accompanied by canopy disturbances of varying intensity, type and extent along the catenal landscape, plays a major
role in habitat partitioning in this forest.
Key Words: Environmental heterogeneity, habitat specialization, rain forest, Sinharaja Forest Dynamics Plot, species-
habitat associations, Sri Lanka, torus translations
Both niche partitioning and dispersal-assembly processes
have been invoked to explain species co-existence and
controls on plant distribution in species-rich tropical tree
communities (Hubbell 2001, Potts et al. 2004, Whitﬁeld
2002, Wright 2002). A role for niche partitioning is
suggested by associations between plant distributions and
environmental conditions at a variety of spatial scales in
both the New and Old World Tropics (Baillie et al. 1987,
Debski et al. 2002, Fine et al. 2005, Gartlan et al. 1986,
Gimaret-Carpentier et al. 1998, 2003; Harms et al.
2001, Itoh et al. 2003, Phillips et al. 2003, Potts et al.
2002). The dispersal-assembly perspective proposes that
Corresponding author: I. A. U. N. Gunatilleke, Department of Botany,
Faculty of Science, University of Peradeniya, Peradeniya 20400,
Sri Lanka. Email: firstname.lastname@example.org, email@example.com
communities are non-equilibrium assemblages of species
brought together by accidents of dispersal, and that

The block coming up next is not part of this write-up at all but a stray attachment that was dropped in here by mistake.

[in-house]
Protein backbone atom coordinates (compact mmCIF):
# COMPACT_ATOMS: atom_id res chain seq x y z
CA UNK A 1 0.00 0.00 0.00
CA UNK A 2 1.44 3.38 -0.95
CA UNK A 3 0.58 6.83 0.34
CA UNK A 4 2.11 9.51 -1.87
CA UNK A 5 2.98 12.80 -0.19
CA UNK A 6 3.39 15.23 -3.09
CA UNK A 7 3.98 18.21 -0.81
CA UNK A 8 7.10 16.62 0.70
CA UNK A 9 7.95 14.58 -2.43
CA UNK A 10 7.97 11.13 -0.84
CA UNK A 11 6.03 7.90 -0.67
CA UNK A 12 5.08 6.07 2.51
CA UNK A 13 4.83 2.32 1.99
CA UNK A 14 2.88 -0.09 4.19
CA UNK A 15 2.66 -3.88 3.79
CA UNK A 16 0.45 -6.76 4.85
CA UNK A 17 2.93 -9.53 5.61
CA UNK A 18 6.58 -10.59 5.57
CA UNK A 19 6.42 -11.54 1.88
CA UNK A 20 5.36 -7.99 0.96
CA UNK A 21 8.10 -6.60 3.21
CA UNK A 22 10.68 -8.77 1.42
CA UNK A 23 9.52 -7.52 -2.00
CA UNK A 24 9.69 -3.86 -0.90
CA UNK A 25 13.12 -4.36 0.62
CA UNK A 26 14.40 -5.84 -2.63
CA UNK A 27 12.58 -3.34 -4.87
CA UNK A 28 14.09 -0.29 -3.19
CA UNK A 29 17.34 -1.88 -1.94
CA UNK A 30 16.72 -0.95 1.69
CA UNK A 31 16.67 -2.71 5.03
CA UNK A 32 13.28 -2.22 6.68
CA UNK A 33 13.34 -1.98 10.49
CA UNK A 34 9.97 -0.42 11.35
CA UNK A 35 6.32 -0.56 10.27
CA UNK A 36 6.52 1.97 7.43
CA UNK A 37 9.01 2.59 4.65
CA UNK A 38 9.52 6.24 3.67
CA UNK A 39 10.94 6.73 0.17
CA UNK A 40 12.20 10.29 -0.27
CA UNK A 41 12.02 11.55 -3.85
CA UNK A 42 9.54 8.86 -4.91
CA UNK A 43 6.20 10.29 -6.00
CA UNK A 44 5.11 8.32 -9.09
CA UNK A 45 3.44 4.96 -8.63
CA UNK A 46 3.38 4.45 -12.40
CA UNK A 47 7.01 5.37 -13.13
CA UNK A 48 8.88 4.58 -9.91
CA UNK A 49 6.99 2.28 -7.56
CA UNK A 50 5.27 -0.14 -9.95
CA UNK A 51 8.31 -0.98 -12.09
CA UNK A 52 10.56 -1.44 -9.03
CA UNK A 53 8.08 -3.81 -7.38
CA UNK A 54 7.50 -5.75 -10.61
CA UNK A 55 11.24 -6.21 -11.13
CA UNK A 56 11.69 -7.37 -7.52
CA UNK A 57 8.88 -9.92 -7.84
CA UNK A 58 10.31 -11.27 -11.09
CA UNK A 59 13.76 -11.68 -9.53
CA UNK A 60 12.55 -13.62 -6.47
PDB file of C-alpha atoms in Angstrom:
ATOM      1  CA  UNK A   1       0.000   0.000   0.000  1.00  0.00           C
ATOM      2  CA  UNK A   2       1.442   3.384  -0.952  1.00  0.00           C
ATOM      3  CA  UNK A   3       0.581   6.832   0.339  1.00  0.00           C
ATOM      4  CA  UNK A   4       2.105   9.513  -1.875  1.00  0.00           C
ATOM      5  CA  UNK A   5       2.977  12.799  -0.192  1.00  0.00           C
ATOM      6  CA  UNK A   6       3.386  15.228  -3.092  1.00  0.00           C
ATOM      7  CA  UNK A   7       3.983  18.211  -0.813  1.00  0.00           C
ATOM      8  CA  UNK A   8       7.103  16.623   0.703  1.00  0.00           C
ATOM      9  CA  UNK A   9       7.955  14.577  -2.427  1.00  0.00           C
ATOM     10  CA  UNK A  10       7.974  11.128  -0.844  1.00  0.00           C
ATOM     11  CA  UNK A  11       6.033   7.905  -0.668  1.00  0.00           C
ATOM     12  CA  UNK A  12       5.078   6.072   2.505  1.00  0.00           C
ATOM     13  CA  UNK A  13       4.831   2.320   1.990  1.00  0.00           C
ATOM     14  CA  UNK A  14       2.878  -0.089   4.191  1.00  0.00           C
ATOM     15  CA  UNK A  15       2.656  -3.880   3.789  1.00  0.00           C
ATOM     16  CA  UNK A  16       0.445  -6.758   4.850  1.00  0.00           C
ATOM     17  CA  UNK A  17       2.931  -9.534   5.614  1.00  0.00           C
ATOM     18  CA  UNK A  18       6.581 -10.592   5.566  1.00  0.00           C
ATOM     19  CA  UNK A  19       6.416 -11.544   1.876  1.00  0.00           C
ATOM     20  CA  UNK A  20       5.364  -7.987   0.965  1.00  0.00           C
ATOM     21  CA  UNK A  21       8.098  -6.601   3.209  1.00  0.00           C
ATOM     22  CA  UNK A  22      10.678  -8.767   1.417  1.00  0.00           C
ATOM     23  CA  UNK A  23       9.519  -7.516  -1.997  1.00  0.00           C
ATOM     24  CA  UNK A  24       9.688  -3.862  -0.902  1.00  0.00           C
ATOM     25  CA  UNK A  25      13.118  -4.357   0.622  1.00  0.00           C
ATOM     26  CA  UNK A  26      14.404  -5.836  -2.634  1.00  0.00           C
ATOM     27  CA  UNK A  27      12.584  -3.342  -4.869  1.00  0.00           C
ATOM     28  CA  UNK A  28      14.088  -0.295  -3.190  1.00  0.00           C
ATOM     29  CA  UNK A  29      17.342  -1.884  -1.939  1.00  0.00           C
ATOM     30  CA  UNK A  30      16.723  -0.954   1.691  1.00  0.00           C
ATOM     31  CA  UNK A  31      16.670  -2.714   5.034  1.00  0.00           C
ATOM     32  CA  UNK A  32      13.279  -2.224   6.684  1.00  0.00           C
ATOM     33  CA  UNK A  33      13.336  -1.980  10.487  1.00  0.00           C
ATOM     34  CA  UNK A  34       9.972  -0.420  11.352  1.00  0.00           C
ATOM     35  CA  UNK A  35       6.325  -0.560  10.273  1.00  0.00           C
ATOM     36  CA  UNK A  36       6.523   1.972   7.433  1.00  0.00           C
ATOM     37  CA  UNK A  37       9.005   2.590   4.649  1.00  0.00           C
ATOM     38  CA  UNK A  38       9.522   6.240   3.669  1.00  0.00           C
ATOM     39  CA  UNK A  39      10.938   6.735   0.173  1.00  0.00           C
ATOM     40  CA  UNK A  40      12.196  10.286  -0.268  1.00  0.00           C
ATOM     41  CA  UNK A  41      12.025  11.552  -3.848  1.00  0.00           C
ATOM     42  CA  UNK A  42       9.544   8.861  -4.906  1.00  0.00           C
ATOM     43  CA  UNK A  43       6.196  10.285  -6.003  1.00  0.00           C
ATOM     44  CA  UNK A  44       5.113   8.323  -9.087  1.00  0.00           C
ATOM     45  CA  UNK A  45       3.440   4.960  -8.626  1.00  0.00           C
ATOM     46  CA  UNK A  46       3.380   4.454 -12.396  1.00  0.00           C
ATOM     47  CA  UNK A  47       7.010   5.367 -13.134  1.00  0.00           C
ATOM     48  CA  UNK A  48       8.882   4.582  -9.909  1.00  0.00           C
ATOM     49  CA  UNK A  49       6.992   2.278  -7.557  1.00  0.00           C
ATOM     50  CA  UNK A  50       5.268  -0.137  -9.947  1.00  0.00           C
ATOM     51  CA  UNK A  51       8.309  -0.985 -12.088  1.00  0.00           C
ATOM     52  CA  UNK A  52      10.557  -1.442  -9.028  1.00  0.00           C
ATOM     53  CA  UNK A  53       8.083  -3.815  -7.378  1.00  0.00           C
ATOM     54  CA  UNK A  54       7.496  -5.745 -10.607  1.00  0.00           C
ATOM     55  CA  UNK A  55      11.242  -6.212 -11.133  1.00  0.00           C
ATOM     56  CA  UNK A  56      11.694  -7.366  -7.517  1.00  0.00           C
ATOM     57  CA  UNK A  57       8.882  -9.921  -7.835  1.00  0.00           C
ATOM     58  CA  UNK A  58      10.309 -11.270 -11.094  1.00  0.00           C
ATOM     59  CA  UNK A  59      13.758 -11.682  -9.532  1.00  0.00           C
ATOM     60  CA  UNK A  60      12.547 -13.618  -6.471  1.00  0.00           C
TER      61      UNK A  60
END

localized niche partitioning plays a limited role in species
coexistence. The importance of seed-dispersal limitation
for determining the distribution of species at small scales
has been demonstrated in recent research in tropical
forests (Dalling et al. 2002, Hubbell et al. 1999, Webb &
Peart 2001). However, the relative importance of the two
sets of mechanisms in controlling structure of tropical
rain-forest communities that are rich in closely related
species is poorly understood. This results in part because,
in most cases, the potentially subtle differences in life-
history characteristics among species with contrasting
habitat associations have not been examined.
Central to understanding the distribution patterns of
plant species is the identiﬁcation of habitats at scales
that are relevant to plant populations. The limitations
of small plots in differentiating local habitats have led to
C. V. S. GUNATILLEKE ET AL.
the establishment of large plots (16–52 ha) in tropical